Bloom’s Taxonomy of Learning Domains

Performance Indicator:  

P.S ELA-2 Reading Analysis: Cite strong and thorough textual evidence to support analysis of what the text says explicitly as well as inferences drawn from the text, including determining where the text leaves matters uncertain.

A. Evaluate the relevant themes and synthesize how they are present in the novel in oral and written responses.
B. Interpret the implications of setting and circumstance.
C. Analyze the role of characters in the plot in oral and written responses.
D. Analyze important quotations from the text in oral and written responses.
E. Annotate the text.

P.S ELA-3 Reading Craft and Structure: Determine an author’s point of view or purpose in a text in which the rhetoric is particularly effective, analyzing how style and content contribute to the power, persuasiveness or beauty of a text.

A. Understand SOAPSTone: Speaker, Occasion, Audience, Purpose, Subject, Tone
B. Analyze the plot and/or design of the text, following shifts in time and place.

 P.S ELA-4 Writing Analysis:   Write arguments to support claims in an analysis of substantive topics or texts, using valid reasoning and relevant and sufficient evidence.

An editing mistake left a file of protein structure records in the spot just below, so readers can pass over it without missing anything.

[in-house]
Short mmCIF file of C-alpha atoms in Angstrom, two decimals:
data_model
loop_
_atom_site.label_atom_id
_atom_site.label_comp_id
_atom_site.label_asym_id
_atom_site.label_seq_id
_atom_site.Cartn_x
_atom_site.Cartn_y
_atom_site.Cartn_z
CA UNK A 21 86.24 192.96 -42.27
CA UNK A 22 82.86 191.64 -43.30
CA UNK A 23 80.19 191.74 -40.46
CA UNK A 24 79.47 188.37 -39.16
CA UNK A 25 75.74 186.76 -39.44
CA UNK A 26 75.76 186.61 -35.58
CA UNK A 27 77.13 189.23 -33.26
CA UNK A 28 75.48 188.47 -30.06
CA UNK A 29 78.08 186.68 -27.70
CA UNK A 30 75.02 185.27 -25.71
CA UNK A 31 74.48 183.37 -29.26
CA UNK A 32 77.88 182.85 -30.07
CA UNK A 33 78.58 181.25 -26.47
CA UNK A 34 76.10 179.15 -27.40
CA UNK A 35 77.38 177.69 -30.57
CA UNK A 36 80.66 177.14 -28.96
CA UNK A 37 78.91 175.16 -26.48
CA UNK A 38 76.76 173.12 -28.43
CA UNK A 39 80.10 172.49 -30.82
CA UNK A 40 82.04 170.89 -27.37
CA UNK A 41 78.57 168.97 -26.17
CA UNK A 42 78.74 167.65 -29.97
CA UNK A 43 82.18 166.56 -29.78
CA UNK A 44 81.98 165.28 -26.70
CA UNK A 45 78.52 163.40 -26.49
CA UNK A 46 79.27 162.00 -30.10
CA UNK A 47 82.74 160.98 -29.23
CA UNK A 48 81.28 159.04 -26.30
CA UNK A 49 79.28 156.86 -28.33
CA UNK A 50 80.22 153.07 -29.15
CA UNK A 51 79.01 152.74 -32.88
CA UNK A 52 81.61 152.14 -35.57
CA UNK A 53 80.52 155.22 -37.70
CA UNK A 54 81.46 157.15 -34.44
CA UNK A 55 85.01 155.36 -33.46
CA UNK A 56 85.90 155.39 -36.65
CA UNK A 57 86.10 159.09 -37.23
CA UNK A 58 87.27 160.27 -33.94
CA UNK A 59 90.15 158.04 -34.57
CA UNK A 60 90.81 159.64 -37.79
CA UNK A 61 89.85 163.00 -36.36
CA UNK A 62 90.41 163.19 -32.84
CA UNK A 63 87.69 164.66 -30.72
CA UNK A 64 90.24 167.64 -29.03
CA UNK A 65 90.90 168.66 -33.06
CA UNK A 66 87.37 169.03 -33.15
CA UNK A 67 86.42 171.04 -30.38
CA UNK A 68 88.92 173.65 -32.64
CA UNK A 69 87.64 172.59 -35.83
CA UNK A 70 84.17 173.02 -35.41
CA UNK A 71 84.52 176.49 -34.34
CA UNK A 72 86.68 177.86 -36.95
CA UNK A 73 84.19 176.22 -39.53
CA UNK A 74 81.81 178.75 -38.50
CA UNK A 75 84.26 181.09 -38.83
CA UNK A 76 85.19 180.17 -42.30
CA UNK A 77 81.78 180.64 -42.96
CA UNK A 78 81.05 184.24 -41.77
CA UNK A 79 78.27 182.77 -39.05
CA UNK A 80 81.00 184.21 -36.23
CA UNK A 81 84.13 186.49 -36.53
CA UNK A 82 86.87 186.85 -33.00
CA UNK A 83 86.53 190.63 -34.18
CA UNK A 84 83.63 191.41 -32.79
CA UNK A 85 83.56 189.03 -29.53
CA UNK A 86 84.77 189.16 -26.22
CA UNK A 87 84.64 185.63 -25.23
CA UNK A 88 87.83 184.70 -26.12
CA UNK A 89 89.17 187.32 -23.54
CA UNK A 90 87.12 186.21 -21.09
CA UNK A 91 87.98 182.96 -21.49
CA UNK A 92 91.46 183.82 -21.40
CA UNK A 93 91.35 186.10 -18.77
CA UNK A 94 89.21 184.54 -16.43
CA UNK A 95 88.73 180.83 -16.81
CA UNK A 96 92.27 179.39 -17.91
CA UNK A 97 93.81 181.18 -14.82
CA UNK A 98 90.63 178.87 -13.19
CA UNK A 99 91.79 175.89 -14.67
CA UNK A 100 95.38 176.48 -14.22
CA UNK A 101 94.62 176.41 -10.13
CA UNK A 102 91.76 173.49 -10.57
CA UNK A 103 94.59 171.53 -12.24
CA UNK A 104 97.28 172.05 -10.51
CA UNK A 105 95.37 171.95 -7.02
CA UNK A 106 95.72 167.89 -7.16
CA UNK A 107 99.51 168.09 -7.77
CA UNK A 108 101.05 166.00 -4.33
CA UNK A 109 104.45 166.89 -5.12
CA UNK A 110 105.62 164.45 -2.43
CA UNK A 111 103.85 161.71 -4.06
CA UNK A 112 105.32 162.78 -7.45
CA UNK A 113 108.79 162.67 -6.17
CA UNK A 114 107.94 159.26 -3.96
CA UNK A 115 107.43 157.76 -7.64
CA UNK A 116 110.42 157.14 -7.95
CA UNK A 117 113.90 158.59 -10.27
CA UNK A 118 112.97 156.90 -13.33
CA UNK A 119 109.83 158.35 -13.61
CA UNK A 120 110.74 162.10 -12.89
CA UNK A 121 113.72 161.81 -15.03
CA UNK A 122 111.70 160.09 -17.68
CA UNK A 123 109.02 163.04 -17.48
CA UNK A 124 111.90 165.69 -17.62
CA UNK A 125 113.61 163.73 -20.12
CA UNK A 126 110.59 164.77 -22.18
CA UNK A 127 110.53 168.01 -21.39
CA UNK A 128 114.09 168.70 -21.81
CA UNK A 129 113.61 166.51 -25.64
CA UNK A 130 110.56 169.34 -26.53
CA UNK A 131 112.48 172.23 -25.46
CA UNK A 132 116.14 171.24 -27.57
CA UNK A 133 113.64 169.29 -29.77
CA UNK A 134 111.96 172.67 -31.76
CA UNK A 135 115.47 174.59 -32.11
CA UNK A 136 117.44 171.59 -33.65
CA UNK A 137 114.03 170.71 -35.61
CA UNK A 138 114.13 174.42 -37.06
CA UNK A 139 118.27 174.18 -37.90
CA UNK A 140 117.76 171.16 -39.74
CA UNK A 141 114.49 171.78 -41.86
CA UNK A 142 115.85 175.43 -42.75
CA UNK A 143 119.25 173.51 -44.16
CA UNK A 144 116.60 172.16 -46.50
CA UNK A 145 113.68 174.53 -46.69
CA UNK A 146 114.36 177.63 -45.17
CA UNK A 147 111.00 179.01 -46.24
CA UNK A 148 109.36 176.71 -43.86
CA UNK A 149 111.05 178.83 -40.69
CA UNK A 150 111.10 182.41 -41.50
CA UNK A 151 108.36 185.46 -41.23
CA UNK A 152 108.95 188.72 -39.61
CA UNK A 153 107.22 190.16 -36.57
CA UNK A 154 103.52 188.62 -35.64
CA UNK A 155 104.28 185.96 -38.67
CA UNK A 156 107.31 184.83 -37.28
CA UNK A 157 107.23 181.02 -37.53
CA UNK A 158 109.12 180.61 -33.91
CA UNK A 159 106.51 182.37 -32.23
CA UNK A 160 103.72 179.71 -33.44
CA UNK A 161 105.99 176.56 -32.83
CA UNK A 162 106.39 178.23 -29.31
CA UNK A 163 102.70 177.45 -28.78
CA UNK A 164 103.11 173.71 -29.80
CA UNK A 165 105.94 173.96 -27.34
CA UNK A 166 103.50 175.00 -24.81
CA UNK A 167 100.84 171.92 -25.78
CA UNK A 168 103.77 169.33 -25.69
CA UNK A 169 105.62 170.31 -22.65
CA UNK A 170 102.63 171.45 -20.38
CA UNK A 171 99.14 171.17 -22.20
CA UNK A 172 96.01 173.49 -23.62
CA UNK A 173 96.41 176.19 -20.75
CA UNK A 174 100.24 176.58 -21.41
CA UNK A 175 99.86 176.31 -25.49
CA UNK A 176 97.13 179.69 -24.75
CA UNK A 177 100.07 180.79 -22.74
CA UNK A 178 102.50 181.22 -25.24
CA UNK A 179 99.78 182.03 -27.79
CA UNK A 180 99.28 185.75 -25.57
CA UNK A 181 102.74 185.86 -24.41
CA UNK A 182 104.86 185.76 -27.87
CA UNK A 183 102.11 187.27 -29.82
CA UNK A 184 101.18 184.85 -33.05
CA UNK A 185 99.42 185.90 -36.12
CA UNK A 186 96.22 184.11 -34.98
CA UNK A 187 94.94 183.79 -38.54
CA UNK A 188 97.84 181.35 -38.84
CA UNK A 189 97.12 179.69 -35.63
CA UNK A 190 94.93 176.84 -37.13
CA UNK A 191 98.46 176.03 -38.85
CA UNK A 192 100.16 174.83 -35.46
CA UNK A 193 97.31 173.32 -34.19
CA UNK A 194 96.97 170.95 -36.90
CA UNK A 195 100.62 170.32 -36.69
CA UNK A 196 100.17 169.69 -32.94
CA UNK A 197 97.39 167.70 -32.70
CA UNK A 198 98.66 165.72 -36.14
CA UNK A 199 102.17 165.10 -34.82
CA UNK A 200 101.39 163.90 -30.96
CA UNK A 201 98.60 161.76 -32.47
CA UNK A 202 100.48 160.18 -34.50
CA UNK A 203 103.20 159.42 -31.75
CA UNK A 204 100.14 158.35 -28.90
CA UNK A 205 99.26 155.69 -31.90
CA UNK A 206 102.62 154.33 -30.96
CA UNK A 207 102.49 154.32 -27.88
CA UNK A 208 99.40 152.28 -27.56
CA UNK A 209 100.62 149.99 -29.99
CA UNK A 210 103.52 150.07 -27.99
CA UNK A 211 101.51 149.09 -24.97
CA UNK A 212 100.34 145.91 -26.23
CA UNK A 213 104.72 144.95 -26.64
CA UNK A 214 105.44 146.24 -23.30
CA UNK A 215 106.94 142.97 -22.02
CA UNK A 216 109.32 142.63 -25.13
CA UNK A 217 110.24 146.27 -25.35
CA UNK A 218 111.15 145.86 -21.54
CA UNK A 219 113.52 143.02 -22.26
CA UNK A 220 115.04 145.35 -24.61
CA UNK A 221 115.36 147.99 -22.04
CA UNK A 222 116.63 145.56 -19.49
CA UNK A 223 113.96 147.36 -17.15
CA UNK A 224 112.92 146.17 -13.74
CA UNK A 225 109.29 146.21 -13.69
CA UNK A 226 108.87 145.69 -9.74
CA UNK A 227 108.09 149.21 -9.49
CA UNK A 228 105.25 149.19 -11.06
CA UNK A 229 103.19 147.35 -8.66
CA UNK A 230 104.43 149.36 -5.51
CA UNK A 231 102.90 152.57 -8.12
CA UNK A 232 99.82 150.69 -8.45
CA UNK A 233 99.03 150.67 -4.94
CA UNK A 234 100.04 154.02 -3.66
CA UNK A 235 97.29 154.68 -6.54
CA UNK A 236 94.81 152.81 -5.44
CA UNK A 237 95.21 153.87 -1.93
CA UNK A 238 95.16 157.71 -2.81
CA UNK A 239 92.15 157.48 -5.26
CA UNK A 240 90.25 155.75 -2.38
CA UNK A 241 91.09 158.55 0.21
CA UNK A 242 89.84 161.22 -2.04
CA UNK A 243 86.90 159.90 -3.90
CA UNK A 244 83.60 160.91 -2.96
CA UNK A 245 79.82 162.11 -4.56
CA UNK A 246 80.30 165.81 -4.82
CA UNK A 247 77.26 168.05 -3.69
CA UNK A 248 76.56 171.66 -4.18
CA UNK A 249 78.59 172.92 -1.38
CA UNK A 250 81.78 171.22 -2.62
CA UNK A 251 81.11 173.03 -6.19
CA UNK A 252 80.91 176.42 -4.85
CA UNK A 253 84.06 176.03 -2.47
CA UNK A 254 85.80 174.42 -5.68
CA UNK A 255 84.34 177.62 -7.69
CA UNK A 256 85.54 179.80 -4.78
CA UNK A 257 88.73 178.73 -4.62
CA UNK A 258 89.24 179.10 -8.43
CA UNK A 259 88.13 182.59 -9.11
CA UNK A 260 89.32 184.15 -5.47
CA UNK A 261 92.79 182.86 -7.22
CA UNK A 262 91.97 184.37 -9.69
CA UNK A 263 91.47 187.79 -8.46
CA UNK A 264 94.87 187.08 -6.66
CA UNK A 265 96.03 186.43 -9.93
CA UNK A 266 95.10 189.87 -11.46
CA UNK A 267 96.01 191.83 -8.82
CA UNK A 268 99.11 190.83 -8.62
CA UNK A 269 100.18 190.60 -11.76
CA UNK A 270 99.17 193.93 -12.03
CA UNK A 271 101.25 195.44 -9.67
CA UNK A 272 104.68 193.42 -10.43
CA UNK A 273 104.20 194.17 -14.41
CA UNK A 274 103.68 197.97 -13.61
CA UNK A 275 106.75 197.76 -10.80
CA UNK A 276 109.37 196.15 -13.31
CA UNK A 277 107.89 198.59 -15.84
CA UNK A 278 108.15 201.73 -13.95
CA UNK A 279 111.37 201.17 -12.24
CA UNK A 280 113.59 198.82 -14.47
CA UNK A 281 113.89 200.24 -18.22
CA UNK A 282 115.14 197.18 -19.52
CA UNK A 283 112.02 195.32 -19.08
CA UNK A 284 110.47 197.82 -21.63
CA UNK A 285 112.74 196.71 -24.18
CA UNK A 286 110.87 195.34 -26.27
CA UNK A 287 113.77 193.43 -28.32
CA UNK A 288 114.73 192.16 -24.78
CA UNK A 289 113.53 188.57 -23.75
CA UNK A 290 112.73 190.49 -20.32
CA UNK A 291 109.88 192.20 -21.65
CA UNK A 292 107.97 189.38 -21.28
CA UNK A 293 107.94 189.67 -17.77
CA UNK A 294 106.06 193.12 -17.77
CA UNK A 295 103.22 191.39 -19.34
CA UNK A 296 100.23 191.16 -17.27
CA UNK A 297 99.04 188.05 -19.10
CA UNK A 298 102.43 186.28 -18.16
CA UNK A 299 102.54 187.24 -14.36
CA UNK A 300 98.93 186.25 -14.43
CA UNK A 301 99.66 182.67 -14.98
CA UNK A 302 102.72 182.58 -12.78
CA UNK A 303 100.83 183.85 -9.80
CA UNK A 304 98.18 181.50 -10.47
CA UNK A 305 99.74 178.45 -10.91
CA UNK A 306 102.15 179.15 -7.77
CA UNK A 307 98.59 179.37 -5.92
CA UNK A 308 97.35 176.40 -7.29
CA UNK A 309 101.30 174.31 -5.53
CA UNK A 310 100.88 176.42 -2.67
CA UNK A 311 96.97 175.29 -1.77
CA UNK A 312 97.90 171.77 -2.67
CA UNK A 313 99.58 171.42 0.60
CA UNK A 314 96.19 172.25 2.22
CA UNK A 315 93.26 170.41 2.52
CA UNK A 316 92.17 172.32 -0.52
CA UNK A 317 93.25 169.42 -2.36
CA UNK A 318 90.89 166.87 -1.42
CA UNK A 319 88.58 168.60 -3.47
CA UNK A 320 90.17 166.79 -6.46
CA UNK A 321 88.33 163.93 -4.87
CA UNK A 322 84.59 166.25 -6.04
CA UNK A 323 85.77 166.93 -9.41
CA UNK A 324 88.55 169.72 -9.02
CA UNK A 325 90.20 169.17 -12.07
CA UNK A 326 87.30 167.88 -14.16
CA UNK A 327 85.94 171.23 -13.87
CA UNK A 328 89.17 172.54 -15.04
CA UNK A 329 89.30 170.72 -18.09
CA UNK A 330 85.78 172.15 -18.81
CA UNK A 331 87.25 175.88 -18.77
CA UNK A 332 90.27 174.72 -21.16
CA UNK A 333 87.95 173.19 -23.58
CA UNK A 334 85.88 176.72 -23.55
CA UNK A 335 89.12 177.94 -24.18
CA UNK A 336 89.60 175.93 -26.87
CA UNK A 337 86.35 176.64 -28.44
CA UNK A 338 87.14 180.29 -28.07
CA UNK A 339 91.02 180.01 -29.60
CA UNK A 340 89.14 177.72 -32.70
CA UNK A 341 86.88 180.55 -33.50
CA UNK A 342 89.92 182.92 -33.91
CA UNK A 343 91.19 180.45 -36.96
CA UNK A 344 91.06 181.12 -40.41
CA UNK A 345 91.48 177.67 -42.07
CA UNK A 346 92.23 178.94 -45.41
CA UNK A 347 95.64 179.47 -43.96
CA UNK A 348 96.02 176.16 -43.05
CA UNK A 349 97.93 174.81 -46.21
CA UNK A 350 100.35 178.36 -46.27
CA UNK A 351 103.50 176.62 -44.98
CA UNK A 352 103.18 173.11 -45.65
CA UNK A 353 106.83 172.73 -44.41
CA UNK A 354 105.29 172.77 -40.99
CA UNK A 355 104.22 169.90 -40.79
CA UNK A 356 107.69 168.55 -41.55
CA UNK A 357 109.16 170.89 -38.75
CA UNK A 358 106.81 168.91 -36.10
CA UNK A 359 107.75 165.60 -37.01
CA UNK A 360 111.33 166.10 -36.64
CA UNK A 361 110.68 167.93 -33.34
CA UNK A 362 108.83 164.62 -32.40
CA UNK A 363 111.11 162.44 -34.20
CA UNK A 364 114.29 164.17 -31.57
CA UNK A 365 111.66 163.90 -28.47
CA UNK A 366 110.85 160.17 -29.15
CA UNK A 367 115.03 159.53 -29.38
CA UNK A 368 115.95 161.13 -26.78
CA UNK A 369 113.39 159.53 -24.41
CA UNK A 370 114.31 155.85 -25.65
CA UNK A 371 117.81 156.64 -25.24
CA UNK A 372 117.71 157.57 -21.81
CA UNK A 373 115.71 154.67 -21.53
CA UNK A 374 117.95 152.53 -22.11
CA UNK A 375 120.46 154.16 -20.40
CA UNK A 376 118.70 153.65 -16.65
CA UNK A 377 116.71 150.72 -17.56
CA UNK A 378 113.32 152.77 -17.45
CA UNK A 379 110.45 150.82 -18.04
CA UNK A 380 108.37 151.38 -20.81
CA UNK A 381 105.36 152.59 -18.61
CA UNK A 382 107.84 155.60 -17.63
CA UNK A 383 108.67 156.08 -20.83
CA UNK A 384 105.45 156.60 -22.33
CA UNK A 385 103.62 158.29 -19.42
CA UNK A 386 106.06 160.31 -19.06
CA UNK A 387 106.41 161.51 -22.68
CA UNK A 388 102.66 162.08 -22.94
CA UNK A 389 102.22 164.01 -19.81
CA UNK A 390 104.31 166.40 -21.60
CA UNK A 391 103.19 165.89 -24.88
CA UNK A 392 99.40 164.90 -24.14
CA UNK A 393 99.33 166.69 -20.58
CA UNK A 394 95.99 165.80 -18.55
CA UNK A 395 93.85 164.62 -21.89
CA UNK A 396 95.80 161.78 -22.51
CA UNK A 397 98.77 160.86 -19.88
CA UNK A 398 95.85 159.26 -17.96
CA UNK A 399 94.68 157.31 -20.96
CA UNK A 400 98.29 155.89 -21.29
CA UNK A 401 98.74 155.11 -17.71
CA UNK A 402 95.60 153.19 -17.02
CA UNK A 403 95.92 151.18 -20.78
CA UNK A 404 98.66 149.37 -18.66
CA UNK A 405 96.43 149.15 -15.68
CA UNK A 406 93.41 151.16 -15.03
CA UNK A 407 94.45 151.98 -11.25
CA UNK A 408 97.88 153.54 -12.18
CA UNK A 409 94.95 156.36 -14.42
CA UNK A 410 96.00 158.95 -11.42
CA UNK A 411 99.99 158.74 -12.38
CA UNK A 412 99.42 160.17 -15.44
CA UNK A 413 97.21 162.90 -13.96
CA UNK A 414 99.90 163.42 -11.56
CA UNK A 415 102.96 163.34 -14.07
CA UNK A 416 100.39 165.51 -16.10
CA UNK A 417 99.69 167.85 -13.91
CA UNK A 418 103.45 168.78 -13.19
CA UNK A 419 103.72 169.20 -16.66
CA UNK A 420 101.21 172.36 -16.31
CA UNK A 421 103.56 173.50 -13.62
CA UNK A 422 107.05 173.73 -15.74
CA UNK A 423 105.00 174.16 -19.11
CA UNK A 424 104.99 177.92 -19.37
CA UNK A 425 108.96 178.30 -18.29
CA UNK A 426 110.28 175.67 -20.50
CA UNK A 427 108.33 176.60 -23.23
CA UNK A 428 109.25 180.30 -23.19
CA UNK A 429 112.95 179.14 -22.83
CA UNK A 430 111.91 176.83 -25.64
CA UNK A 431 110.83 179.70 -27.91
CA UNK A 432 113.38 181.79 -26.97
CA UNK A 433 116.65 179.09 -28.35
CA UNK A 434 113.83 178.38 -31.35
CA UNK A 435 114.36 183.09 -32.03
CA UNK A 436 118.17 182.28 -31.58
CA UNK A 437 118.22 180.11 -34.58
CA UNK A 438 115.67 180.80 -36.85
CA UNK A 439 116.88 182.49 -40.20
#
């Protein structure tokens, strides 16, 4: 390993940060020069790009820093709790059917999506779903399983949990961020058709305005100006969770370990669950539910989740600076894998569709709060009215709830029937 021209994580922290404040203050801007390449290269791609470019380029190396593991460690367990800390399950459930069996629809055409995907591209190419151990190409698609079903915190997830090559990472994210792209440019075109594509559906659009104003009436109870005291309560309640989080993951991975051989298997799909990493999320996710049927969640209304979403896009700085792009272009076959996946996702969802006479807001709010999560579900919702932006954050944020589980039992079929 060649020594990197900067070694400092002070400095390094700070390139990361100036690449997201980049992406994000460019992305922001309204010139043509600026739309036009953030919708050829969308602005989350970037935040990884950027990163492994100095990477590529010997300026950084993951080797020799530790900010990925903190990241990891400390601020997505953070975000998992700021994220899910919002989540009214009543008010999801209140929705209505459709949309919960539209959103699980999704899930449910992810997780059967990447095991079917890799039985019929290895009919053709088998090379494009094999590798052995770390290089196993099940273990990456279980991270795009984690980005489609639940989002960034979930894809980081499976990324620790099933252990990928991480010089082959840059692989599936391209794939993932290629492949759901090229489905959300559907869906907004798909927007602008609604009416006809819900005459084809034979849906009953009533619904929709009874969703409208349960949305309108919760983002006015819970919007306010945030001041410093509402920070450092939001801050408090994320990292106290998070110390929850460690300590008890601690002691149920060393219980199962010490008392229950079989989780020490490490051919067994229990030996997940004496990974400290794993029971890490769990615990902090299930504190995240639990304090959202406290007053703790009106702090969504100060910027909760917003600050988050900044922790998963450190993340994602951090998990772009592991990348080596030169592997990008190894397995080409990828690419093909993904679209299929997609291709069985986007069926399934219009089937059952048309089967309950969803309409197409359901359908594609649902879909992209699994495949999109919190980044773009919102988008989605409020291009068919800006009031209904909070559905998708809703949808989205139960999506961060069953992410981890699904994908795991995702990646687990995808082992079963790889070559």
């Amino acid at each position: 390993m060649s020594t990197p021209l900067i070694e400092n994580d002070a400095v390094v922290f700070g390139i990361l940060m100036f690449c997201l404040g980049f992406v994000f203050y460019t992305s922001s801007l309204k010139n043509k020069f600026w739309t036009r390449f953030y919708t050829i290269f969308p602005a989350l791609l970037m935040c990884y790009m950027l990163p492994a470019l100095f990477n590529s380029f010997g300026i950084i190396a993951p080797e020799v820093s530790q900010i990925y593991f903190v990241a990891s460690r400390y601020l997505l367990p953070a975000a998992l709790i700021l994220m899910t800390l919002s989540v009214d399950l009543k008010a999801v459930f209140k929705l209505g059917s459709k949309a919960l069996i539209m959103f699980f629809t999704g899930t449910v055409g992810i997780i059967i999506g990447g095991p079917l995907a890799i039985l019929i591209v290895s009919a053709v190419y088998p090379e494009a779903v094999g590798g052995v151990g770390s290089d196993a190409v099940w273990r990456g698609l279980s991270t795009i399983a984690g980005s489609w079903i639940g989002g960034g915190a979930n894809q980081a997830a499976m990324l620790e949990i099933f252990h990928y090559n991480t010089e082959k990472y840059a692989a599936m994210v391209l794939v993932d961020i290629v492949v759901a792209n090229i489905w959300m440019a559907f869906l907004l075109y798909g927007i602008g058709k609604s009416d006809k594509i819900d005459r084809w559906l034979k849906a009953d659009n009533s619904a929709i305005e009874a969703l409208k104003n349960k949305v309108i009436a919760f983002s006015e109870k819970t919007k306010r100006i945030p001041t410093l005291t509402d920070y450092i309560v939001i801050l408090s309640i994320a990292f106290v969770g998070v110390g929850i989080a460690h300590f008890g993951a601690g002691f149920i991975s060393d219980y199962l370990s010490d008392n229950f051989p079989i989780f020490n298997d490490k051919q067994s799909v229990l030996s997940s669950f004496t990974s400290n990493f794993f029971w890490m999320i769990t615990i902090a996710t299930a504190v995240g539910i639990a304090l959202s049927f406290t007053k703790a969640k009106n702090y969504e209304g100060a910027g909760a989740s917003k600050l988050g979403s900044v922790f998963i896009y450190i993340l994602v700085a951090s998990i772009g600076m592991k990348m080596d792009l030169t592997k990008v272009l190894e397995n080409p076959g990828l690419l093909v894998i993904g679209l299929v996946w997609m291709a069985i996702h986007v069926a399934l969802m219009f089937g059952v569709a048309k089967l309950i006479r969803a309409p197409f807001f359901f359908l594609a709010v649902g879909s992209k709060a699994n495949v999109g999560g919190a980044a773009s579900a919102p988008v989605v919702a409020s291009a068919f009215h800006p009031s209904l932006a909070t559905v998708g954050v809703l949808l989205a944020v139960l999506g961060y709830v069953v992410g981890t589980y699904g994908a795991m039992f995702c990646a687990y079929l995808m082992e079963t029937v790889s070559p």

A. Select and limit a debatable thesis.
B. Research evidence using credible sources.
C. Select an appropriate organizational plan.
D. Acknowledge alternate sides of a position.
E. Apply the standards of English conventions.
F. Apply persuasive strategies.


The Three Types of Learning
There is more than one type of learning. A committee of colleges, led by Benjamin Bloom (1956), identified three domains of educational activities:

Cognitive: mental skills (Knowledge)
Affective: growth in feelings or emotional areas (Attitude)
Psychomotor: manual or physical skills (Skills)
Since the work was produced by higher education, the words tend to be a little bigger than we normally use. Domains can be thought of as categories. Trainers often refer to these three categories as KSA (Knowledge, Skills, and Attitude). This taxonomy of learning behaviors can be thought of as “the goals of the learning process.” That is, after a learning episode, the learner should have acquired new skills, knowledge, and/or attitudes.